Fallen Tree in Shiratani Unsuikyo

Changed posts format – do you like it?

As you have maybe noticed I recently changed format of my posts a little bit. Apart from a single sentence or two about the image I now try to share the story behind the photo and provide some details about the location in which it was taken. Additionally I try to share more information about post-processing and difficulties I faced when making particular image.

The question is: do you like this additional info? Do you find it useful or maybe it is completely boring to you? Maybe you would like to read something else? I would be really grateful for your thoughts as they can help me further improve this blog.

Photo: Fallen Tree in Shiratani Unsuikyo

I came across this giant fallen tree just before I exited Shiratani Unsuikyo forest on Yakushima island. It was laying in such a way that it was leading the eye to the bright light in the background. Also it was partially covered in lush green moss what in my opinion makes it even more interesting.

Fallen Tree

Camera and post-processing info

Editing this photo was quite simple. First in Adobe Lightroom I applied some basic adjustments (lens correction and chromatic aberration reduction) and then I loaded all 5 bracketed frames into Photoshop, blended in highlights in the background from the -1.0 and -2.0 EV images, and restored some deep shadows (like just below the fallen tree itself) from +1.0 and +2.0 EV photos.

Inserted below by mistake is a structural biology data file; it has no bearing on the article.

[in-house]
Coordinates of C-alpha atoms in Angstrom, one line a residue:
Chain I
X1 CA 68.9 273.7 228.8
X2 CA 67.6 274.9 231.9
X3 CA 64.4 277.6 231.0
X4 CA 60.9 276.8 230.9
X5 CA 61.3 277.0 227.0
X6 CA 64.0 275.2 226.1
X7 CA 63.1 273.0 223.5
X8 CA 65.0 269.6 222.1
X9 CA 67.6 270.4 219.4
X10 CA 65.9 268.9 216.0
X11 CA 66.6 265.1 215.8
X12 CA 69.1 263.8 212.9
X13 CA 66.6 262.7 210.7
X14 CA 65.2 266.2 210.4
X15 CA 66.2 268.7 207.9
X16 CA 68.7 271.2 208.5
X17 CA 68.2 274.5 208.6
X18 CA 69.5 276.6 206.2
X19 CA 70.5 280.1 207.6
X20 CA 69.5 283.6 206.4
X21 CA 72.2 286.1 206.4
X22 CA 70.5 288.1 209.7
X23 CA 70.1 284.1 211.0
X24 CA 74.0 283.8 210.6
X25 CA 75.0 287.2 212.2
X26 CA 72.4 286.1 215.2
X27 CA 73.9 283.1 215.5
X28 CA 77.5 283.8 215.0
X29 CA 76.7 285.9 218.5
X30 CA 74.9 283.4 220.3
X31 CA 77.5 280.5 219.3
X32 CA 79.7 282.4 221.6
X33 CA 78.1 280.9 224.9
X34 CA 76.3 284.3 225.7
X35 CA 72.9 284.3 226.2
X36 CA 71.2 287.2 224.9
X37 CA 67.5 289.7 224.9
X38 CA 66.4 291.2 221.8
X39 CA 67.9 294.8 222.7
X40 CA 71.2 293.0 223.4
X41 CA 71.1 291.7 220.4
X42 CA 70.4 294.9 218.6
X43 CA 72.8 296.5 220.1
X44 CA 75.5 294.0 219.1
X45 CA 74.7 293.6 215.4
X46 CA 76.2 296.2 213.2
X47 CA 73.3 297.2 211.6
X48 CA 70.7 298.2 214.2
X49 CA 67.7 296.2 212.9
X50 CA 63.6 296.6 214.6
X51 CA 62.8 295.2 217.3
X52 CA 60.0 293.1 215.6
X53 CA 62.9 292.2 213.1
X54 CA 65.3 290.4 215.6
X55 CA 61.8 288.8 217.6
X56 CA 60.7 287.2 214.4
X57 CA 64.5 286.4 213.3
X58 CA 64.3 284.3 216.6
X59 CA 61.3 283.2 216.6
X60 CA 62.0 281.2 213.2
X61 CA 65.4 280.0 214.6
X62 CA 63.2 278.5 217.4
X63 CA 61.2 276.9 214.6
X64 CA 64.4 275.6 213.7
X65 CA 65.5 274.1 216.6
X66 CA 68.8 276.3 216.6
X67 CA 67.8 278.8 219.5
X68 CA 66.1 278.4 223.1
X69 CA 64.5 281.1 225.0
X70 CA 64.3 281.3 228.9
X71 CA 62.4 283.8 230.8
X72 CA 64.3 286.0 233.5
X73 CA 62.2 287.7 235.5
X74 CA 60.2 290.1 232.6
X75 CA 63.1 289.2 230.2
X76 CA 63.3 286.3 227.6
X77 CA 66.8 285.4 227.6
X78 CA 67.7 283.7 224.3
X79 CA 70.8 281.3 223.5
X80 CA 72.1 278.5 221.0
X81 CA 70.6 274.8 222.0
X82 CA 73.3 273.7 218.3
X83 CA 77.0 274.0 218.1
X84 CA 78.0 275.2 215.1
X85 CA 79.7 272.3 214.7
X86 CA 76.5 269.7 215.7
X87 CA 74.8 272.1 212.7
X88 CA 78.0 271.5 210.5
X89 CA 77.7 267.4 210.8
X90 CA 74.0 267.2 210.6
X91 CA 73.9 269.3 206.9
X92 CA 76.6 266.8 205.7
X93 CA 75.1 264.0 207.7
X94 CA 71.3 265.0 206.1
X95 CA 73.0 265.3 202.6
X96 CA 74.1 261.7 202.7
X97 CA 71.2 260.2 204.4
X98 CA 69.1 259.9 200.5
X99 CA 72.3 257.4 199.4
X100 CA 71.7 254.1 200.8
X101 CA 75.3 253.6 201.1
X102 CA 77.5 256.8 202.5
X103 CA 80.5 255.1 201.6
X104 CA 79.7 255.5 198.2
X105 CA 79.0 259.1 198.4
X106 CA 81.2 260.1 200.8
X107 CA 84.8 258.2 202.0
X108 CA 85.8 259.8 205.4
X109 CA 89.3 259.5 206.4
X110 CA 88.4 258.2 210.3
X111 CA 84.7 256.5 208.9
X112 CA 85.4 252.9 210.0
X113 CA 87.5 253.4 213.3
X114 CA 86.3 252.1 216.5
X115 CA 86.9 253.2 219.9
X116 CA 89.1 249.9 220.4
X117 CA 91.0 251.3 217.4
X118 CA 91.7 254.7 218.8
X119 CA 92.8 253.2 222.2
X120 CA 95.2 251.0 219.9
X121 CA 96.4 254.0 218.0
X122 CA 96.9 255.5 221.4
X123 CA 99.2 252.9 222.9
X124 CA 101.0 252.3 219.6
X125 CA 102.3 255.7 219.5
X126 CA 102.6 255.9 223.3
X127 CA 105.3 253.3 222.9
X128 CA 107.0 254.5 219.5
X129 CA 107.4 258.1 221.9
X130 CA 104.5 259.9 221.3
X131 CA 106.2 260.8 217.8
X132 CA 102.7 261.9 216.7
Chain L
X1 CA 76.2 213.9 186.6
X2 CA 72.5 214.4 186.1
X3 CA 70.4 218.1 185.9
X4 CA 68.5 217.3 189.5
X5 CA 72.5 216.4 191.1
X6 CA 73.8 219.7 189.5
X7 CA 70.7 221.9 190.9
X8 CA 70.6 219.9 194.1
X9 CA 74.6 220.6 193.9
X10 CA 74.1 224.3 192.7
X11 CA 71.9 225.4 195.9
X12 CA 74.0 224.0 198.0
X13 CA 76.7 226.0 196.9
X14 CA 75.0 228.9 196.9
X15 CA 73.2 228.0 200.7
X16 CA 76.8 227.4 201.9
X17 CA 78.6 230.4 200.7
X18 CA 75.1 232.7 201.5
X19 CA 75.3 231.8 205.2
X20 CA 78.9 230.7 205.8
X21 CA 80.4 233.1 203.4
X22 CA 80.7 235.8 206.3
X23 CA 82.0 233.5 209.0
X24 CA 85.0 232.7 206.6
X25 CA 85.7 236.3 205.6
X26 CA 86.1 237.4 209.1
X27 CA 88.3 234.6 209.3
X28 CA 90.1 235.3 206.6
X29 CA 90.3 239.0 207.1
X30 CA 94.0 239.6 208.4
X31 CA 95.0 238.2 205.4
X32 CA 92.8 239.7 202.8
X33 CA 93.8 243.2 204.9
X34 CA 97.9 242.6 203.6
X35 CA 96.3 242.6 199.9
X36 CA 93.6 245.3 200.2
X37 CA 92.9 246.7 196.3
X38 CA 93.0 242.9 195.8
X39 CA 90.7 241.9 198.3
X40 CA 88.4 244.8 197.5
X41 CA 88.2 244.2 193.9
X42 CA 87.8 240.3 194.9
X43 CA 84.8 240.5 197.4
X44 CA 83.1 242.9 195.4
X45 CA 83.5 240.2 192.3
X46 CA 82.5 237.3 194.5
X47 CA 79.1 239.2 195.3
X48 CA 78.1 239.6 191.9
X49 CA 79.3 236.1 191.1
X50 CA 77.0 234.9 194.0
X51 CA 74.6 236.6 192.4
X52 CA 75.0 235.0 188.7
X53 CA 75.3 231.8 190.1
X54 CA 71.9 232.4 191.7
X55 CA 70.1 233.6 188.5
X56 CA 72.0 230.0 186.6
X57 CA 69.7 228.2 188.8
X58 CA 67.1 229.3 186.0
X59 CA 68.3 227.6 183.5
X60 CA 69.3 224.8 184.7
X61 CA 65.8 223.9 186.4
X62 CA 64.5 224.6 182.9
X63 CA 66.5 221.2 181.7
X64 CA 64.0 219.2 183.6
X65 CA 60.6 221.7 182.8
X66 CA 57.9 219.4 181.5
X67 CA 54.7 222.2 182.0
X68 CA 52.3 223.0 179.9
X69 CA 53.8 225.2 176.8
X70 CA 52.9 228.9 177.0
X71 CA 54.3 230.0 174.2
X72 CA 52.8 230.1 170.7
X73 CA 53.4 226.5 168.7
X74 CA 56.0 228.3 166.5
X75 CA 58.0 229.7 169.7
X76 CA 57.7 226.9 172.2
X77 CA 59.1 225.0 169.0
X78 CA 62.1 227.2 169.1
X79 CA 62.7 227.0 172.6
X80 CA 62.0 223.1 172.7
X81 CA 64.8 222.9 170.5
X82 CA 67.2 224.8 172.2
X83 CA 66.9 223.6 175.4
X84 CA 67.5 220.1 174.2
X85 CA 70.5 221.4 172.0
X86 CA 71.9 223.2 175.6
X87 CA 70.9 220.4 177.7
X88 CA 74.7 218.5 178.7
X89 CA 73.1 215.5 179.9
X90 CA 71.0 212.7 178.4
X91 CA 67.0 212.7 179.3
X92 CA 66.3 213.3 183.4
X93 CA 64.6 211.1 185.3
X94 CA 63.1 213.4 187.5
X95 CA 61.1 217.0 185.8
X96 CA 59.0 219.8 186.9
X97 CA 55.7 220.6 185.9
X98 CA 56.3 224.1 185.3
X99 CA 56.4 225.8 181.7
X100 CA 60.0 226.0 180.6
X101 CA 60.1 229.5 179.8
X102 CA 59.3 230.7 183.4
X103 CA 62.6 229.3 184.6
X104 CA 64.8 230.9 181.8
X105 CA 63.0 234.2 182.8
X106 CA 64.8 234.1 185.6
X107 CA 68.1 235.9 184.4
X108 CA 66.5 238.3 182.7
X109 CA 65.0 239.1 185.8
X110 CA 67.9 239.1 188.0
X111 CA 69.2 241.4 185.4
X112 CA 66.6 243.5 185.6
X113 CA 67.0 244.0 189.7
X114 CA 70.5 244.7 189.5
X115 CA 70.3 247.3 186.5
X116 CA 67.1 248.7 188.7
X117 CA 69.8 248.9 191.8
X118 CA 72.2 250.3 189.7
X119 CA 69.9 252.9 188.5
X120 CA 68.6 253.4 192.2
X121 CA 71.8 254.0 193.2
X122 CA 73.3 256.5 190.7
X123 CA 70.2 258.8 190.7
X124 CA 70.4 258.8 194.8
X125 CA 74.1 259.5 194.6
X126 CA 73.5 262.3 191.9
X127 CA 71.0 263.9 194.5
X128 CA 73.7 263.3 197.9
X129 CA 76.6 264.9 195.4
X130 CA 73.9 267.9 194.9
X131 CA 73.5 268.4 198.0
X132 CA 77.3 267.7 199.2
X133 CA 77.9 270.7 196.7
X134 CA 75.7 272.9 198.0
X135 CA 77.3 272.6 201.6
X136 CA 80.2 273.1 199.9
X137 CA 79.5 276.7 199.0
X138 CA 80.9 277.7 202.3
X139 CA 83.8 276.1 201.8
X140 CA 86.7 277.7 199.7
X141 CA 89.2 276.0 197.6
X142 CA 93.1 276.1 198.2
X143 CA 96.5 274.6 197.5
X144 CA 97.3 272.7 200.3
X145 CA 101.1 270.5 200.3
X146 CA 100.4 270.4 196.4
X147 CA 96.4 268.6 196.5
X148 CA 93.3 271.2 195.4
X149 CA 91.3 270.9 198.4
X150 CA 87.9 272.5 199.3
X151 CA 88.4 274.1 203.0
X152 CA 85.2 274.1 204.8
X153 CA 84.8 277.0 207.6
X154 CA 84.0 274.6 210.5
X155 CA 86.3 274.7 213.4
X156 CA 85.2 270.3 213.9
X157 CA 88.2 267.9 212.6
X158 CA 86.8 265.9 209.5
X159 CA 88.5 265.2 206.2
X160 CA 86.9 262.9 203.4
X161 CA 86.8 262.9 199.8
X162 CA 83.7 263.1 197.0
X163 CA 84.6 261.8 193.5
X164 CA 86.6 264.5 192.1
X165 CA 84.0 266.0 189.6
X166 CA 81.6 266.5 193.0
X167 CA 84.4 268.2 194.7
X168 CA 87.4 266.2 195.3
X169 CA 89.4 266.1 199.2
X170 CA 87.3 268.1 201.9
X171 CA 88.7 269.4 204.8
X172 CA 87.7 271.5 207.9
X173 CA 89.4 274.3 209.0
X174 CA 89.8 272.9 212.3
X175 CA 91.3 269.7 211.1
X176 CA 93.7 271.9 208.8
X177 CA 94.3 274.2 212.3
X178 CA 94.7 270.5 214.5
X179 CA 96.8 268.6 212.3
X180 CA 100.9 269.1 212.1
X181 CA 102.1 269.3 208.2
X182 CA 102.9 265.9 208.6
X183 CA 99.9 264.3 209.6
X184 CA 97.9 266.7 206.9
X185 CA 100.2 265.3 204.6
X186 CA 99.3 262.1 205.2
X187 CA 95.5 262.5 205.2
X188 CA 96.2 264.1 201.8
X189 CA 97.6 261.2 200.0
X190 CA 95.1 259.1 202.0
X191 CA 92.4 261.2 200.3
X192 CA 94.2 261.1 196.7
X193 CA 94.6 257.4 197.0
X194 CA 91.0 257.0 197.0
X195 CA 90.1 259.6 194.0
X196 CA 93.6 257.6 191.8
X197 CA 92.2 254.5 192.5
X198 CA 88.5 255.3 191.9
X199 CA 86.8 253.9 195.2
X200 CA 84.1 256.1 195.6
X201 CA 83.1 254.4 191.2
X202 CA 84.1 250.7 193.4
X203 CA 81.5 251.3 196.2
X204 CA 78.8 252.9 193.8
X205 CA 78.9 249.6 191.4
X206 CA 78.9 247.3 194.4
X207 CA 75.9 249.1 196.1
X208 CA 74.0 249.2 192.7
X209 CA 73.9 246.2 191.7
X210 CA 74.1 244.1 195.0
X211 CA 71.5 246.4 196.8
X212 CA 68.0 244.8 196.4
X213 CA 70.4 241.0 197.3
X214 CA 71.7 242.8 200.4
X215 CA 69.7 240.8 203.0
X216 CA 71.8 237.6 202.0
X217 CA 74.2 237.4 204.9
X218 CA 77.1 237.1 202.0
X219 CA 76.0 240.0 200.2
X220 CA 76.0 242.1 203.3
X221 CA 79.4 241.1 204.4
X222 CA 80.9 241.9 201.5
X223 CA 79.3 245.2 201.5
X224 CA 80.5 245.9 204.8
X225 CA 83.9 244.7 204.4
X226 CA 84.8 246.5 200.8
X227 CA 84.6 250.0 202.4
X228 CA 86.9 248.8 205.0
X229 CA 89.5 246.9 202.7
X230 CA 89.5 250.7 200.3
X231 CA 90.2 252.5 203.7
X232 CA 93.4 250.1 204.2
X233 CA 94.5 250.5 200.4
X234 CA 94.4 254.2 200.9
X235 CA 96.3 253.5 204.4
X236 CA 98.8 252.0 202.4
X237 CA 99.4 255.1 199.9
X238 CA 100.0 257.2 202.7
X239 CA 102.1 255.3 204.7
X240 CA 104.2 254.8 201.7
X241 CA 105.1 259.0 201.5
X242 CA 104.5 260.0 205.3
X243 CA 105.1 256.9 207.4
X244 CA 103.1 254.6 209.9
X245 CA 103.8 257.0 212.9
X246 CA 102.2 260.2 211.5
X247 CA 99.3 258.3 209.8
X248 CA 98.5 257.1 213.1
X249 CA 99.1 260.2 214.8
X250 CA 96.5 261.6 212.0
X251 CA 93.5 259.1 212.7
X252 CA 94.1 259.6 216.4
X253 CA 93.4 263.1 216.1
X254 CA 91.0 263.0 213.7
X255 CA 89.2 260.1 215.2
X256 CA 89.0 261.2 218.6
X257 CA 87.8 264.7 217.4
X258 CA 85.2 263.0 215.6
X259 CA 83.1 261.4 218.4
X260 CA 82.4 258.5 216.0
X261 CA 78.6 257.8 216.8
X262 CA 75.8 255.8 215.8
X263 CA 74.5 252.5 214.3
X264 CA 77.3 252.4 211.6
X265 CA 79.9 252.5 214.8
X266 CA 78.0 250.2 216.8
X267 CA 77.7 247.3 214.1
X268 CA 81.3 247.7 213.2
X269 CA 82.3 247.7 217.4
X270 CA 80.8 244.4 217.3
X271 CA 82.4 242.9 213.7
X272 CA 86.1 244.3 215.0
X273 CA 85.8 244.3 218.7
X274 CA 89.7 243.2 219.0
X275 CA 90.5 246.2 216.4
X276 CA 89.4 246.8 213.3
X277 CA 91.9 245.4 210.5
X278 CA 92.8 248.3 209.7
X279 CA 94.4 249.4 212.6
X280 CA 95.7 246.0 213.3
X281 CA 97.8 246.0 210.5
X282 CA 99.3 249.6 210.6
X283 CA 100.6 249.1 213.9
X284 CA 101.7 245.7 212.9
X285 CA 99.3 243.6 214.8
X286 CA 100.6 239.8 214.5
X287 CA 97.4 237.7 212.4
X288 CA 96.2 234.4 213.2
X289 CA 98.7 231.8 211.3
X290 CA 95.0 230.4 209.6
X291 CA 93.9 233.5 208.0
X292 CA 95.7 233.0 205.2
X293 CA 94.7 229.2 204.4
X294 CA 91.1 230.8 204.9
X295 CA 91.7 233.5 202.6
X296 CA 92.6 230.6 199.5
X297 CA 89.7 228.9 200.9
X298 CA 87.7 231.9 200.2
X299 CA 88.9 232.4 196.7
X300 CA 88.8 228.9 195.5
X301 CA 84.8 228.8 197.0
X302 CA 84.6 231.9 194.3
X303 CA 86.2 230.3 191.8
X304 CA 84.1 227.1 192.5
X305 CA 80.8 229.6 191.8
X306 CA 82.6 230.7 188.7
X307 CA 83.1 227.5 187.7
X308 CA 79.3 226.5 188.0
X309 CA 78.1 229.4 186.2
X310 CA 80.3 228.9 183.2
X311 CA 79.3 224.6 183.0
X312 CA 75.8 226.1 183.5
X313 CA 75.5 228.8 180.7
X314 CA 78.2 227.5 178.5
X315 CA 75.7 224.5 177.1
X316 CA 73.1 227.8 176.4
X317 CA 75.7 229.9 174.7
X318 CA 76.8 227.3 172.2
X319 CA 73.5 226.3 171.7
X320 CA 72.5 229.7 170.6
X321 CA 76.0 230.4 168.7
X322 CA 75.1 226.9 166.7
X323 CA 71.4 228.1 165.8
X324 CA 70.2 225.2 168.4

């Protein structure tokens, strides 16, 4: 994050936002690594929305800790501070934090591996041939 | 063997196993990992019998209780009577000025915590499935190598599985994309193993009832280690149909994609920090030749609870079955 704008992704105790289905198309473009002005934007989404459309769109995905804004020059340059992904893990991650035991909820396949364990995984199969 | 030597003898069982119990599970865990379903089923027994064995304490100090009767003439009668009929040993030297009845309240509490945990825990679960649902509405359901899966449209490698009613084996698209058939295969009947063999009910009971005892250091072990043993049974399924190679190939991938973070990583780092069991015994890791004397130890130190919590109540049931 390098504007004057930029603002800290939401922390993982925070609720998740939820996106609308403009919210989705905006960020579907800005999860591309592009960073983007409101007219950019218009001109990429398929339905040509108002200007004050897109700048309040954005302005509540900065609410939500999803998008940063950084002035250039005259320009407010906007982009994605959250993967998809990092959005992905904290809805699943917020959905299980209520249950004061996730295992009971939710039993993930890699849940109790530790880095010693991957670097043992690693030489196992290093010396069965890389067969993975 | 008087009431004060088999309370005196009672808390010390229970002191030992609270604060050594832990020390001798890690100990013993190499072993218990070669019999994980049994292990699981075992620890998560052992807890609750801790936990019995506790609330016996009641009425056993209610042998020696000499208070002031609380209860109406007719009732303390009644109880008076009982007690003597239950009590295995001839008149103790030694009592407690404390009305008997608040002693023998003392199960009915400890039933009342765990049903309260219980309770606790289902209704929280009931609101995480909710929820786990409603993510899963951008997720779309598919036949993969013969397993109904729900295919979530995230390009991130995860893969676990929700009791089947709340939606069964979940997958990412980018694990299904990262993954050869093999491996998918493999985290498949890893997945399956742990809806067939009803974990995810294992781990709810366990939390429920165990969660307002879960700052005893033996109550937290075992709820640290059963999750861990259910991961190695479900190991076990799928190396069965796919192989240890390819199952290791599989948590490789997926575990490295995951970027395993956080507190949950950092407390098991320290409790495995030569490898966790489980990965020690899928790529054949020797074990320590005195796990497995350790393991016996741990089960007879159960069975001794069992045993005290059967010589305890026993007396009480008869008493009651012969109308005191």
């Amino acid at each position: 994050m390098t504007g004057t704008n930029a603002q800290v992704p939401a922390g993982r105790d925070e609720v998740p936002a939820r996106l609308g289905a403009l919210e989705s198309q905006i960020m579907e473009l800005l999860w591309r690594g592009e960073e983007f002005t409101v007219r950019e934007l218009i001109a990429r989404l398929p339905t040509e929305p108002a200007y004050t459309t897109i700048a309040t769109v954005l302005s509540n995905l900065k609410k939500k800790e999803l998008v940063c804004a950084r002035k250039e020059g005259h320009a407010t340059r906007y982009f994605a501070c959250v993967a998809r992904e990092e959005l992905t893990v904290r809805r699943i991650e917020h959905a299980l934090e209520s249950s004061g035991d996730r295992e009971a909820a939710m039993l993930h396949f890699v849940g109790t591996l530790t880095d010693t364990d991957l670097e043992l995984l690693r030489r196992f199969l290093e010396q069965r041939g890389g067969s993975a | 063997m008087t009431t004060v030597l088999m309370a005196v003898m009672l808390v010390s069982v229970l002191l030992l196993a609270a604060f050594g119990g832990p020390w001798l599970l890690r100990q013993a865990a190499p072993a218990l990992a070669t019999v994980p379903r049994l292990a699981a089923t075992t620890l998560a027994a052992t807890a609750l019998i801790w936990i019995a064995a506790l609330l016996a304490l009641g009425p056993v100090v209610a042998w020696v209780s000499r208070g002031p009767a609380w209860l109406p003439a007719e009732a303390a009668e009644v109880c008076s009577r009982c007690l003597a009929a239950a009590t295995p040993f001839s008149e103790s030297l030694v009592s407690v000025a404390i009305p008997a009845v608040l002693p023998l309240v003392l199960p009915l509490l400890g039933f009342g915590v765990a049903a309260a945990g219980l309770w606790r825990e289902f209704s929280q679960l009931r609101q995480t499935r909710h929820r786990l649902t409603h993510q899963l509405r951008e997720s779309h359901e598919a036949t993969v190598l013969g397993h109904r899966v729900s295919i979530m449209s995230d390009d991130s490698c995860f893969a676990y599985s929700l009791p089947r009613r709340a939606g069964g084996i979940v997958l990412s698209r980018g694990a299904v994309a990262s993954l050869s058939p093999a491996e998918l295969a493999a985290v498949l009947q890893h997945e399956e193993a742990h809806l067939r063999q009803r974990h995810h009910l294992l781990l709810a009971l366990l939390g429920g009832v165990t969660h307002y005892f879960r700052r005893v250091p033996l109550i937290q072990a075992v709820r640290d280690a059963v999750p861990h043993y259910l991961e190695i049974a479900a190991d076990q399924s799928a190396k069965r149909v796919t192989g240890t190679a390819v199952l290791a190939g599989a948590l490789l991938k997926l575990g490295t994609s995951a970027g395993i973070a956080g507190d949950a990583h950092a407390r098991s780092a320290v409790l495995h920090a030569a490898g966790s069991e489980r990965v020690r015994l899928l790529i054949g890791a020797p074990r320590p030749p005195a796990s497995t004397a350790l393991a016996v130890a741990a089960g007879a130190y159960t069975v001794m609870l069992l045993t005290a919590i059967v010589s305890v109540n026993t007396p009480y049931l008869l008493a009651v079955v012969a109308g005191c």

Then I increased midtones contrast a little bit and used ON1 Effects plug-in to increase clarity as well as to add some vignette.

And finally here’s EXIF info for this image:

Camera: Canon 5D MK III (read my review)
Lens: Canon 16-35 f/4 L IS USM (read my review)
Focal length: 24 mm
Aperture: f/11.0
Exposure time: 4 s (“middle” exposure)
ISO: 100
Number of exposures: 5
E.V. Step: 1.0
Flash used: no
Tripod: yes
Filters: no
Technique: manual blending with luminosity masks
Software: Magic Lantern, Capture One 9, Photoshop CC 2015, ON1 Effects 10.5, Nik Color Efex Pro 4

2017-01-17T19:42:26+00:00 June 30th, 2016|Posted in: Japan|
  • Garthgoyle

    The answer to your question, yes. It does help to know how you came to this image and a little story behind it. I don’t know others but to me, it helps me understand how you came up with the composition. I also think that a little story accompanying the image makes it a bit more interesting than what it already is (as the image is already fascinating).

  • Wojciech Toman

    Great, I’m glad to here that. I got similar comments to yours on Facebook so I will definitely continue to share such info in the future.